Knox Co. deputy talks to 6 News about being wounded in the line of duty

Knox Co. deputy talks to 6 News about being wounded in the line of duty

"I didn't know where the bullet was, and if it had traveled down to my stomach or what," Deputy Johnson says. "I didn't know where the bullet was, and if it had traveled down to my stomach or what," Deputy Johnson says.

February 28, 2006

By AMELIA GRAHAM
6 News Reporter

KNOX COUNTY (WATE) -- Deputy Cory Johnson says he thought he was helping someone in a broken down van. As it turns out, he couldn't have been more wrong.

One of the occupants in the van fired a shotgun at Johnson, striking him in the left shoulder.

"All of the occupants of the van were in the back of the van and I could see a male and a female. When they opened the door there was another male leaning over the female and they started talking back and forth in Spanish. Then the female was yelling 'Help!'"

Deputy Johnson says that was the turning point. "As soon as she yelled help that's when I stepped away from the door and they shot, and that's when I started returning fire."

Once the van sped away, Johnson says he feared the worst.

"I knew I had a hole in my shoulder, but I didn't know. There wasn't an exit hole and that's what scared me. I didn't know where the bullet was, and if it had traveled down to my stomach or what."

Fortunately, the bullet hit a bone in Johnson's shoulder and it was easily removed.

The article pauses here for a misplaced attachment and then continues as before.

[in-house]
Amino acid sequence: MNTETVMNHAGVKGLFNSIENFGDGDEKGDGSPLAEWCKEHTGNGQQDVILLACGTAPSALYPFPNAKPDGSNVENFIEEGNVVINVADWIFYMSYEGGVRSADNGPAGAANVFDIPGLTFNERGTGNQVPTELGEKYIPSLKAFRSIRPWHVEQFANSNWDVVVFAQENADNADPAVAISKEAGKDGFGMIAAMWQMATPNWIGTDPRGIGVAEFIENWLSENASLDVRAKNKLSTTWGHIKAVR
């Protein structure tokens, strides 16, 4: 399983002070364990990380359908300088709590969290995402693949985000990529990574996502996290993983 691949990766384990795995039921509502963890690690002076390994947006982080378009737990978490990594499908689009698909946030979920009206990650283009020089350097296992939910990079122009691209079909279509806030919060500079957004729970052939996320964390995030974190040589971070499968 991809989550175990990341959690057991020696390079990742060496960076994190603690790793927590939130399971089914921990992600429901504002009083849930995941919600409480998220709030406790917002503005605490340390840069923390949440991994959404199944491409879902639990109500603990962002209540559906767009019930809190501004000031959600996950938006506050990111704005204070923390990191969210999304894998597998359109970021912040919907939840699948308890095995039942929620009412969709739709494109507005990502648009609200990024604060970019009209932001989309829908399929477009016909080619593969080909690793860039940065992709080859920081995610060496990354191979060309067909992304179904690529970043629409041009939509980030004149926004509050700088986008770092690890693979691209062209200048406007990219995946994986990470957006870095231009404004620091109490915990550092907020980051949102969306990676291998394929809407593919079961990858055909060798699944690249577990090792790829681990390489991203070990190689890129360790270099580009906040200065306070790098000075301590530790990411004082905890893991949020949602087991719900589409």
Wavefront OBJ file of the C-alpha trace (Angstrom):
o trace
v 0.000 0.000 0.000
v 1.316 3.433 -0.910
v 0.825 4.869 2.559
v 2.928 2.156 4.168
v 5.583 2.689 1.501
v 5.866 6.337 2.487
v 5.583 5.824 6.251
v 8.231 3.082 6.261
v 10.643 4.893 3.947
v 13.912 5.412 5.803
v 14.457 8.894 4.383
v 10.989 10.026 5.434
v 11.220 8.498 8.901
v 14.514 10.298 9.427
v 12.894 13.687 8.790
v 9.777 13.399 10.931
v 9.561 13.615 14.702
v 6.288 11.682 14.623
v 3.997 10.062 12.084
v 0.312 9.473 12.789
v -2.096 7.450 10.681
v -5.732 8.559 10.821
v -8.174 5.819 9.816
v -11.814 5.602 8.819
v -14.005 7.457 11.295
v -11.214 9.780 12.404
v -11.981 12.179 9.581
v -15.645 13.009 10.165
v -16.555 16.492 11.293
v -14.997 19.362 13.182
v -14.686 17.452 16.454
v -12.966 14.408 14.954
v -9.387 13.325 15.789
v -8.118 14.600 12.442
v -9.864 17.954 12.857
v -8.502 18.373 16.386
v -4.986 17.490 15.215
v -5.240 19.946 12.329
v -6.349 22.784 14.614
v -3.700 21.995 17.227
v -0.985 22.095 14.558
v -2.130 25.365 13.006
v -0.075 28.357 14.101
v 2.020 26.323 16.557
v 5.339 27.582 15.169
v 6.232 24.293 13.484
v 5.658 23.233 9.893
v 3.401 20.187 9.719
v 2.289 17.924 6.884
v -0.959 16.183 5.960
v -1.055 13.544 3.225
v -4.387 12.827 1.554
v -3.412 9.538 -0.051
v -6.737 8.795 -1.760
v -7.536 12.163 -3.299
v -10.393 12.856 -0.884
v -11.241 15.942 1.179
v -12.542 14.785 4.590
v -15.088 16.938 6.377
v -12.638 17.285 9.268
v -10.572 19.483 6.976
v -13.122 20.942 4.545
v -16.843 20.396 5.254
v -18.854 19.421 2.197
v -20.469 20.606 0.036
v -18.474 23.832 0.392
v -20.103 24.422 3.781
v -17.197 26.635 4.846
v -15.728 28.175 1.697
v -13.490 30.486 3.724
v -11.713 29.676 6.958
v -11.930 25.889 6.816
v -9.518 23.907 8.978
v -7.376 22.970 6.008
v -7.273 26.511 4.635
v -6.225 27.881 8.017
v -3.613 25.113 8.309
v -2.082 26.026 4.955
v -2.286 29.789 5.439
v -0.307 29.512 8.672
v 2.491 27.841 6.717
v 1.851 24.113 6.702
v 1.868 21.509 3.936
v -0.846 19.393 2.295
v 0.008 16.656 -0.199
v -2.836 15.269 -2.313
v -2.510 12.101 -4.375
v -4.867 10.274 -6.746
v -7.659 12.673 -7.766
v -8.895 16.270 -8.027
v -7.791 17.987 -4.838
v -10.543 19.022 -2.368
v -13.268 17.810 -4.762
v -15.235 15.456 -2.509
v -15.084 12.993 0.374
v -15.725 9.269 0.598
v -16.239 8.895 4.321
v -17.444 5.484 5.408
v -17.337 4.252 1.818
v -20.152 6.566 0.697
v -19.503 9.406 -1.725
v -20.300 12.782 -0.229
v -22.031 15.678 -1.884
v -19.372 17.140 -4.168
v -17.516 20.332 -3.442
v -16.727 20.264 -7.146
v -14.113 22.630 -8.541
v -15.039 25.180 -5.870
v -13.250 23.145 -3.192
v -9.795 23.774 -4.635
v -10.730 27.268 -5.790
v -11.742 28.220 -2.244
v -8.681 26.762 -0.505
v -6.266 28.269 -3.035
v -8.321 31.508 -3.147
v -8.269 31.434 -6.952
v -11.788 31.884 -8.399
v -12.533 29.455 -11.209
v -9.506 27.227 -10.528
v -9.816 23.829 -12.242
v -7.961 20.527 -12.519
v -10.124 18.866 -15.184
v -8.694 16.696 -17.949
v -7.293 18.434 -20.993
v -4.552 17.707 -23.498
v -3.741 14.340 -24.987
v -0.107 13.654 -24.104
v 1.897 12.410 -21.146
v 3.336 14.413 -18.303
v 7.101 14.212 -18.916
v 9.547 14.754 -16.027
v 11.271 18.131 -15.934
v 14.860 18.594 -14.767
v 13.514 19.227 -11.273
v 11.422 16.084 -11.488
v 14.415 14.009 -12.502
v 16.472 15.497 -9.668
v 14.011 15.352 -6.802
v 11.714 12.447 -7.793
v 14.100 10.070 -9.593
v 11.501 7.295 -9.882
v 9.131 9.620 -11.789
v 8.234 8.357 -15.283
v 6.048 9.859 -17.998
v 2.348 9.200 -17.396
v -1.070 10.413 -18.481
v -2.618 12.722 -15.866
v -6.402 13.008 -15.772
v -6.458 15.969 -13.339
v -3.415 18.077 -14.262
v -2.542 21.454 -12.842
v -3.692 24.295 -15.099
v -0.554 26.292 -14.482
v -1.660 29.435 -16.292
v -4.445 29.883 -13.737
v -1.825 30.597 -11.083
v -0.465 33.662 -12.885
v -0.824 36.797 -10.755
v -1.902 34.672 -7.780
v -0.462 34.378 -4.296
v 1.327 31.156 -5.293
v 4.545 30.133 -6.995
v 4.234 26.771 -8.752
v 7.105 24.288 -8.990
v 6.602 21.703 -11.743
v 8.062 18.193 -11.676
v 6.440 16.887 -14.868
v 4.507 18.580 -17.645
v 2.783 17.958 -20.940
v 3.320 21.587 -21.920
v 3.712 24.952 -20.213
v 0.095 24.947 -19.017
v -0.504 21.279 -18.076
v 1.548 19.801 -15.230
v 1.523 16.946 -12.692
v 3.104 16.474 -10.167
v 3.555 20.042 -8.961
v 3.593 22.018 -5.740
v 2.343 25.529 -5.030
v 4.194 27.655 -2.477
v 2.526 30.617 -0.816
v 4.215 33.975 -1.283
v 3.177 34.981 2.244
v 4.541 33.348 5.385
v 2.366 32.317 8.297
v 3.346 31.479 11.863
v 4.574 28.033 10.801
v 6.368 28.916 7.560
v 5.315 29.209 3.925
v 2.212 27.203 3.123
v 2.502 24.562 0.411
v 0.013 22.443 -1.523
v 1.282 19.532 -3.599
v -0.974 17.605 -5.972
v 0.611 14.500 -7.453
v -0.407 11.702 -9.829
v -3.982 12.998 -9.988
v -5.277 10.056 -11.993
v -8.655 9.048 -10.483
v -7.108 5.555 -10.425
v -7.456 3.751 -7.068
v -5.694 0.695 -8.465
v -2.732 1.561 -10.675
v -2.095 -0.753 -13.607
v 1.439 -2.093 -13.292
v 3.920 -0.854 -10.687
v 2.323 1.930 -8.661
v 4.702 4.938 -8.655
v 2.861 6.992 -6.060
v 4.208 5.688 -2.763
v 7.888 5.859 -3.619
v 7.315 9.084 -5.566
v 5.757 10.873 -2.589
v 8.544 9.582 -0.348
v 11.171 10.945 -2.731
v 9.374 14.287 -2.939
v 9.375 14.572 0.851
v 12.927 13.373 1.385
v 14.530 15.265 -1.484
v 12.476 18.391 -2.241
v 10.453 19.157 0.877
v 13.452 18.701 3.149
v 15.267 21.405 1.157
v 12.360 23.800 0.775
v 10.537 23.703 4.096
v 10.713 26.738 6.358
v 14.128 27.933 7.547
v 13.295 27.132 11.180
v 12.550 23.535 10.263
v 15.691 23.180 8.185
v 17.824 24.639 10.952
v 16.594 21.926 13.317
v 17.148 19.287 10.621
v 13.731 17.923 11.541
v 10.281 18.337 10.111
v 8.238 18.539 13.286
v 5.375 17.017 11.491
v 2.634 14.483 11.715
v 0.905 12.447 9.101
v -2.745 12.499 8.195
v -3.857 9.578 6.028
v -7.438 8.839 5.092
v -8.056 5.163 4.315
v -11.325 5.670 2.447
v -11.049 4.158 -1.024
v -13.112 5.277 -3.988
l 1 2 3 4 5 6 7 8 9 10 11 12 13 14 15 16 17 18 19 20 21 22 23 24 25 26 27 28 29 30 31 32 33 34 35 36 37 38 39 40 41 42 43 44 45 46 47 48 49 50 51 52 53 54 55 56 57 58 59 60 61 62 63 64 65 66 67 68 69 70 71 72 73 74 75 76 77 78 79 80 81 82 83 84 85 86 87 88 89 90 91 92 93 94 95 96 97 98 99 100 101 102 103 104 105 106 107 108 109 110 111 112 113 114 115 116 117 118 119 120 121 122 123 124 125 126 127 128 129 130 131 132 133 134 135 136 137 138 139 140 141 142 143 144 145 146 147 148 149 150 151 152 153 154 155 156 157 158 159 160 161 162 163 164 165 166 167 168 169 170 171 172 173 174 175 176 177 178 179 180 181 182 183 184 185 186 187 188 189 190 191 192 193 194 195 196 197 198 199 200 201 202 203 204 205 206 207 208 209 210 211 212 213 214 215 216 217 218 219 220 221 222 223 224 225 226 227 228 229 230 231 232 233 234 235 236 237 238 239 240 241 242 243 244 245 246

But Johnson says he was still feeling the pain. "My shoulder is burning a little bit. Of course I've still got medicine in me, but everything else, I mean, you just keep playing everything back in your head, what happened, what you could have done and I think that's natural."

There was one image that kept going through Johnson's mind: the faces of his family. He's the father to three. Samantha is fifteen. Ashley is twelve, and the youngest is Josh. He's nine years old.

As for how this close call will forever change the deputy, he says, "I'll think about it every time I pull up behind a vehicle again, every time I pull up behind a vehicle."

Deputy Johnson will go back to the doctor in two weeks. He may need surgery if the bullet tore his rotator cuff.

As for returning to his job at the Sheriff's Office, he says, "I'm not a person that can sit still. I'm sure there's something I can do meanwhile. It's going to be up to them (doctors) to tell and how soon I can come back."

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